Encore! Bravo Peruvian Cuisine opening second kitchen in Coral Springs
Coral Springs, Florida – They spent years raising Bravo Peruvian Cuisine from small sandwich counter to casual dining fixture in Wilton Manors, and Vanesa Oliva and her husband, chef Dennis “Beto” Quiroz, are ready for an encore.
Bravo Peruvian Kitchen is scheduled to debut in late December at 9711 W. Sample Road, in Coral Springs. Their upscale 70-seat restaurant will replace Tierra Mia, a short-lived bakery that closed in the pandemic, in a strip-mall storefront across the street from Runyon’s steakhouse.
Oliva is quick to stress that Bravo Coral Springs will be a “modern twist,” not a clone of Bravo Wilton Manors. Prices on both menus will be identical but Bravo Peruvian Kitchen’s menu will be smaller and feature updated versions of familiar Bravo dishes.
Loyal diners have expectations for certain classics, she says, which means their menu will carry Bravo’s anticuchos ($12.50, marinated cow hearts on skewers), and crowd-pleasers like lomo saltado ($17) and Nikkei-style sushi (all $15) washed down with bottles of refreshing Cusqueña.
“Peruvian cuisine has been growing so much in South Florida. It’s very in,” Oliva says. “People love the Peruvian fusion we have now, our Japanese influences, and how we experiment with risotto and quinoa. We experimented all this time in Wilton Manors so we know what works.”
Oliva and Quiroz signed a five-year lease on the Sample Road outpost in September, which will include four patio tables and a dedicated take-out counter. A new 12-seat bar will pump out pisco sours and mojitos – their top-selling cocktails by far – while Quiroz fires up pork belly and pollo a la brasa (rotisserie chicken) on the couples’ new wood chip/gas smoker.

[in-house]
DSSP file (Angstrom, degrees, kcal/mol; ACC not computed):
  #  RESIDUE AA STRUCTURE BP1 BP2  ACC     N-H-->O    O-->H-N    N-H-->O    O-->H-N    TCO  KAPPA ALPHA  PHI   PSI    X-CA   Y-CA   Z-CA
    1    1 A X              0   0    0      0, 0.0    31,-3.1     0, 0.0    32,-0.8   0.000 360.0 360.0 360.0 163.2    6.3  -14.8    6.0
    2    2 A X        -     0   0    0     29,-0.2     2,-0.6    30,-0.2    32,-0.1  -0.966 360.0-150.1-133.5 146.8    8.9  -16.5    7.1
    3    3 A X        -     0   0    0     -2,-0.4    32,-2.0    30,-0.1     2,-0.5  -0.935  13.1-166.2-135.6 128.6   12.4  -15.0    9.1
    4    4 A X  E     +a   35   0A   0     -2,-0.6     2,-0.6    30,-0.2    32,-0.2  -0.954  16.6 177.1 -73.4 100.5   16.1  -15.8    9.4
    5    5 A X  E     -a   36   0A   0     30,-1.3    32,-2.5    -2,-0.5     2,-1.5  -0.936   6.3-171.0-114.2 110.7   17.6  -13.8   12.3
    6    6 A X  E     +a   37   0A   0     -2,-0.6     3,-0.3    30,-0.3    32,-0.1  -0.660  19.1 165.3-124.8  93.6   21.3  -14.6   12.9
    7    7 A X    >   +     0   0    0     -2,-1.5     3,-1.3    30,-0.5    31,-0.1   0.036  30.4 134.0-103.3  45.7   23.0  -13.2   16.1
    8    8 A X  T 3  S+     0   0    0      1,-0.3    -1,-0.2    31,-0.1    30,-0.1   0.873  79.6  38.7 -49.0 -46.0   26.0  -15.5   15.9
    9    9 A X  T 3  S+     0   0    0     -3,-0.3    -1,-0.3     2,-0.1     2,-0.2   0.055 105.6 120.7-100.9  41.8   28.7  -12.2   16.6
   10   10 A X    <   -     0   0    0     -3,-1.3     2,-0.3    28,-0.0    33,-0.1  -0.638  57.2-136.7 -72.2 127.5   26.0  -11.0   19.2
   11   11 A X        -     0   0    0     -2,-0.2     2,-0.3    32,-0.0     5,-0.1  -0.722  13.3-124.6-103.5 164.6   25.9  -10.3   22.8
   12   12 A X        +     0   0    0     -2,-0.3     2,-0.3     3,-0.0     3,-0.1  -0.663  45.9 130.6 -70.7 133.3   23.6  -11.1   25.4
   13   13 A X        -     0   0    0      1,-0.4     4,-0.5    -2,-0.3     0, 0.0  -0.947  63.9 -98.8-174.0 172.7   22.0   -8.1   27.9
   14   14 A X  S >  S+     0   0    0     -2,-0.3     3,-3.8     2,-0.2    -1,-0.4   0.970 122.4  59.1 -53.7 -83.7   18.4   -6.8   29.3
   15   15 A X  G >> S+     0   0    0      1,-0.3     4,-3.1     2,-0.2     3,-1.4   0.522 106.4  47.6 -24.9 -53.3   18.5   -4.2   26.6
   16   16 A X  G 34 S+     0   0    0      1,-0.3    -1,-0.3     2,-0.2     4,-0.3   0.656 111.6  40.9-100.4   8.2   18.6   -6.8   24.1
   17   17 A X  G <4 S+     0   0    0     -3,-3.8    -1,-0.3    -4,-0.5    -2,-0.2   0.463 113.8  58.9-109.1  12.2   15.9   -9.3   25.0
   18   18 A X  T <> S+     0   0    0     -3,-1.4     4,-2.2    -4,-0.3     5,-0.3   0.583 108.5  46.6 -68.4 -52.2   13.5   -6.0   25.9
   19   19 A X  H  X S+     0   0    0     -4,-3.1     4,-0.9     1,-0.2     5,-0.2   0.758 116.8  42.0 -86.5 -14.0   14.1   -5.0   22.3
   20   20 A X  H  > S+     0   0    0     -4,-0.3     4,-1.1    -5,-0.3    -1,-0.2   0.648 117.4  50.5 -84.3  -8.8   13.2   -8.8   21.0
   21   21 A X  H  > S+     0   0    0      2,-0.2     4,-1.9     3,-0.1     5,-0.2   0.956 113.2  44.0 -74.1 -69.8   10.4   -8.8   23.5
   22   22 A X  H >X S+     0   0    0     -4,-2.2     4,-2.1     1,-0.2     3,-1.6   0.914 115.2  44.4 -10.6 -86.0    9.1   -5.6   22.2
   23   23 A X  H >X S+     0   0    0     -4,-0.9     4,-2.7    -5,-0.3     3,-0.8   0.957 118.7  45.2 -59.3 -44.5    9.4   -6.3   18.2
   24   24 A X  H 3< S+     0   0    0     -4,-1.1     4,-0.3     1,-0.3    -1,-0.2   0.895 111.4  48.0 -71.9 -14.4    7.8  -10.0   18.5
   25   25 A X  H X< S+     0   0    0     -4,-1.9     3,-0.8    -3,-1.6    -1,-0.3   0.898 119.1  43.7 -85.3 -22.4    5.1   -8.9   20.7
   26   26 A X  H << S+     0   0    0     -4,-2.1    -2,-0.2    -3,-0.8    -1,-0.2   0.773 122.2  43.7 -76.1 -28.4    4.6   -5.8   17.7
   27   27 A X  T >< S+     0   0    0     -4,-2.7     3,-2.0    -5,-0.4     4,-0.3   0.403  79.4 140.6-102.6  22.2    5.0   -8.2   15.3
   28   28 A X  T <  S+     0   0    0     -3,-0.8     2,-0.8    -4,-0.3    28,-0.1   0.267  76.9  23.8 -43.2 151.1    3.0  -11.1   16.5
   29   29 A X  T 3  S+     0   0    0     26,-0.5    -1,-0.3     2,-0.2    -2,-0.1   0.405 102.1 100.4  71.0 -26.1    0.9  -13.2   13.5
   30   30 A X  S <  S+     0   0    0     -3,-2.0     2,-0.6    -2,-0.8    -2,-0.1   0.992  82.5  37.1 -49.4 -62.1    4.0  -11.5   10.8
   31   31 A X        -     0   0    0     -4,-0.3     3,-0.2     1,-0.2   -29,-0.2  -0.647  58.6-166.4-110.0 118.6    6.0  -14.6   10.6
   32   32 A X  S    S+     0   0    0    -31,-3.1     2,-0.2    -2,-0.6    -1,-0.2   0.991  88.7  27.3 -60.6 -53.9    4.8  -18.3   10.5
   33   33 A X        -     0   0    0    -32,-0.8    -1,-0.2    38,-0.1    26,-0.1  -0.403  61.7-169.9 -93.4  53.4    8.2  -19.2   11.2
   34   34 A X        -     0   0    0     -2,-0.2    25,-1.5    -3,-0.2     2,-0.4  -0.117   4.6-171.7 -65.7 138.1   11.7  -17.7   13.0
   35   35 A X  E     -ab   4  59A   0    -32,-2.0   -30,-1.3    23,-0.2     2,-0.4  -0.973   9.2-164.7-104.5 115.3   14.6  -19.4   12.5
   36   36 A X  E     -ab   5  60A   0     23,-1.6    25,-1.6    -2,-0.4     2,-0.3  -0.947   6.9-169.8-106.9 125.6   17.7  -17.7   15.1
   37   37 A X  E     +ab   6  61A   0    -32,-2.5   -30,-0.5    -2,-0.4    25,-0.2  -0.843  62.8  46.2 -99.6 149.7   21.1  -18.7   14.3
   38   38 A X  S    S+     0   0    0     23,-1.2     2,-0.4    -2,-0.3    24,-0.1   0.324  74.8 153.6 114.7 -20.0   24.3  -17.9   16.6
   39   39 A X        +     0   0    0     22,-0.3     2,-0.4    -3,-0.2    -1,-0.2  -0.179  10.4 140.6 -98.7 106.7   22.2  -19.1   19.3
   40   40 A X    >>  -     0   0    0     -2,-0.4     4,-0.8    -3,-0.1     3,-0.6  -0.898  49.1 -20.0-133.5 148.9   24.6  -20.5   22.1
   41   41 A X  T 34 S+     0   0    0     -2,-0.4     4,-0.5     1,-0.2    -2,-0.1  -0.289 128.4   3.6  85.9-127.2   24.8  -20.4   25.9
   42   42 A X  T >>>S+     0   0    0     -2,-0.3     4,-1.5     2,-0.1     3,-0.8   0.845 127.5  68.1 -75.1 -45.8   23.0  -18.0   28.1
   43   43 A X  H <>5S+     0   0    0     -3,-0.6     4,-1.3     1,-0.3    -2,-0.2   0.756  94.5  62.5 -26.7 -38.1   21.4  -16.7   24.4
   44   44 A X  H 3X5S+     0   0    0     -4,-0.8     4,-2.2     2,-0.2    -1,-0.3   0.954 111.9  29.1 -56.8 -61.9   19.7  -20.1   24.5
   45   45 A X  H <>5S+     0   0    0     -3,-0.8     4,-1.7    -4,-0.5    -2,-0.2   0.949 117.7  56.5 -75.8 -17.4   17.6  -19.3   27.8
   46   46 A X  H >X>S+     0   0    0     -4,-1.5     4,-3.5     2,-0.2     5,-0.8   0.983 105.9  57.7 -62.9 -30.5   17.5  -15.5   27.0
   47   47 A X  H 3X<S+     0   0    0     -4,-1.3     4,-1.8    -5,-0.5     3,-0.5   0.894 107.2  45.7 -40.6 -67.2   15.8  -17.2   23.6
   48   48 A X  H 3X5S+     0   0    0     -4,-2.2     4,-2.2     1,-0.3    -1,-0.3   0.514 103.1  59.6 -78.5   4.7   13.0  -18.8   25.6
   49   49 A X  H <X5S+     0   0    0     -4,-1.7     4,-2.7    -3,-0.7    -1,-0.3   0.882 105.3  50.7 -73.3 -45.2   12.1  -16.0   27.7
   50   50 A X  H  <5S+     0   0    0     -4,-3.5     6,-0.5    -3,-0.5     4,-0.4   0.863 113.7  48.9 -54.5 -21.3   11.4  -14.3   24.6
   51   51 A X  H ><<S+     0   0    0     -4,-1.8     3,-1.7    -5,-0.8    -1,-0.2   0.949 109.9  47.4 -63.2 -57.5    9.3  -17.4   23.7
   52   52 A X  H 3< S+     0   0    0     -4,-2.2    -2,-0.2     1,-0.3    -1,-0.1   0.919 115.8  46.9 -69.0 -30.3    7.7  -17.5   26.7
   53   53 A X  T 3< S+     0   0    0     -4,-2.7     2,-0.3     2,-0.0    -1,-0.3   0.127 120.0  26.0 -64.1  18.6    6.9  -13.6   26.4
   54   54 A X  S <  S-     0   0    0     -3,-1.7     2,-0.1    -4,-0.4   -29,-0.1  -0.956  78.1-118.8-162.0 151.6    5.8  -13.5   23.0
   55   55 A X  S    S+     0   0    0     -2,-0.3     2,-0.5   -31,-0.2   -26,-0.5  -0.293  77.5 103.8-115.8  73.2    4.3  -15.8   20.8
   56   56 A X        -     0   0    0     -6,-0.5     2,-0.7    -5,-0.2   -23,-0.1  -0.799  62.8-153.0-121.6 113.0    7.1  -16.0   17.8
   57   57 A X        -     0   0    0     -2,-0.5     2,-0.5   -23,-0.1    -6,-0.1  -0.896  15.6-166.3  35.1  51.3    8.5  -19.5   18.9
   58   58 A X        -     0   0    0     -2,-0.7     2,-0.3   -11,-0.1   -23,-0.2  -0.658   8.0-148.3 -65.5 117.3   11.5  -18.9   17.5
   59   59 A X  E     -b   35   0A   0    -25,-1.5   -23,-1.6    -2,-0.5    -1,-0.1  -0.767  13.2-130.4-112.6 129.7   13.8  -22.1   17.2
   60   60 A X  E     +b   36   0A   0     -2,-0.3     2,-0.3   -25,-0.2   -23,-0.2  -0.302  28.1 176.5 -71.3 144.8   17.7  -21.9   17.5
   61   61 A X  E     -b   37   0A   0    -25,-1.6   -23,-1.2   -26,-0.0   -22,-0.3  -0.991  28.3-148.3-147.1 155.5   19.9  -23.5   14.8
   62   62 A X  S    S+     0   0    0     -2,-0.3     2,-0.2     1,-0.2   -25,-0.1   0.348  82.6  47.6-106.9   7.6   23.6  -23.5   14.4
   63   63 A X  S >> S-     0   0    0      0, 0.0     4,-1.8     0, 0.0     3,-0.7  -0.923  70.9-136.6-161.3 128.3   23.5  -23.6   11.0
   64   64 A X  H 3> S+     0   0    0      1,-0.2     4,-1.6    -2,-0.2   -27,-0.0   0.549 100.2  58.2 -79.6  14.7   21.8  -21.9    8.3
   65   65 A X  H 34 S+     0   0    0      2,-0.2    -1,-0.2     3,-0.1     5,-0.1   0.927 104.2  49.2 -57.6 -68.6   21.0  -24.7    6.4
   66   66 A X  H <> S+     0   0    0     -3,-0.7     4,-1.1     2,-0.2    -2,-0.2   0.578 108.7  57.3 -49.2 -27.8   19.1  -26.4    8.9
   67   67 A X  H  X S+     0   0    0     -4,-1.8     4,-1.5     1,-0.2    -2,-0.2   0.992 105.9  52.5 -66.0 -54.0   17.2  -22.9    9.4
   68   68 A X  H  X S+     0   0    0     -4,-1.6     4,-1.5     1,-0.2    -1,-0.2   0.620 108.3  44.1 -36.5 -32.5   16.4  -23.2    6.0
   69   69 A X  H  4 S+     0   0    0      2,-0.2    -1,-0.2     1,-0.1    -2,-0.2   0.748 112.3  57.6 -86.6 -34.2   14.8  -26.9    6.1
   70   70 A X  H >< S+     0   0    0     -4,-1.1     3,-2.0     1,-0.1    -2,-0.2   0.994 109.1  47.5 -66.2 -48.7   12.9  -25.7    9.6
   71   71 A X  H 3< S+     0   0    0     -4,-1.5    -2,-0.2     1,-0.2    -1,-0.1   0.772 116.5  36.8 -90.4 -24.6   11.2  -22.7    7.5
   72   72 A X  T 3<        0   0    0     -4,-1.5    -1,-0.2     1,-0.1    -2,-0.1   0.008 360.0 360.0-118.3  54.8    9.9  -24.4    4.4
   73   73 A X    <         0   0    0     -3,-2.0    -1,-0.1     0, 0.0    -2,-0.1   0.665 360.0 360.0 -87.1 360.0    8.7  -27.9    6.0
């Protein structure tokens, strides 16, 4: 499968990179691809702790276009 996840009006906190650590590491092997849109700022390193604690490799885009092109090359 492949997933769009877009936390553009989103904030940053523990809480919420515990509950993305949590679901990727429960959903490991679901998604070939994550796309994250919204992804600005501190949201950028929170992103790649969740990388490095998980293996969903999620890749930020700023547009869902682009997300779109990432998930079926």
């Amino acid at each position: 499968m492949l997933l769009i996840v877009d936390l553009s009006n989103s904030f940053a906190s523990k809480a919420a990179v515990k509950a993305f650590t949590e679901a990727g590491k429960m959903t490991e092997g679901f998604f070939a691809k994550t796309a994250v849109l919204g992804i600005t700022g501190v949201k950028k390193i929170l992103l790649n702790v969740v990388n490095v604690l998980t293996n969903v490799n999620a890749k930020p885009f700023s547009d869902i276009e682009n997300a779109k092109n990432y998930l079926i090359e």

“We’re excited because Peruvian restaurants here don’t use smokers that much,” Oliva says. “That’s one of the twists we’re taking to Coral Springs.”
Bravo Peruvian Kitchen, a five-minute drive from the couple’s Coral Springs home, also makes it easier to keep an eye on their children, ages 10, 8 and 6, Oliva says.
Bravo Coral Springs, still under construction, will look similar, Oliva says. The new restaurant will also offer weekend brunch, which she added based on the popularity of Bravo’s Sunday morning crowds. Top-sellers like the Desayuno Criollo ($15), with crispy slices of pork, tamales, fried sweet potatoes and salsa criollo on crusty French bread, also will be offered.
“Expanding is a big risk because we’re always scared that we might go backwards,” Oliva says. “But we have confidence in our product and the fans have confidence in us.”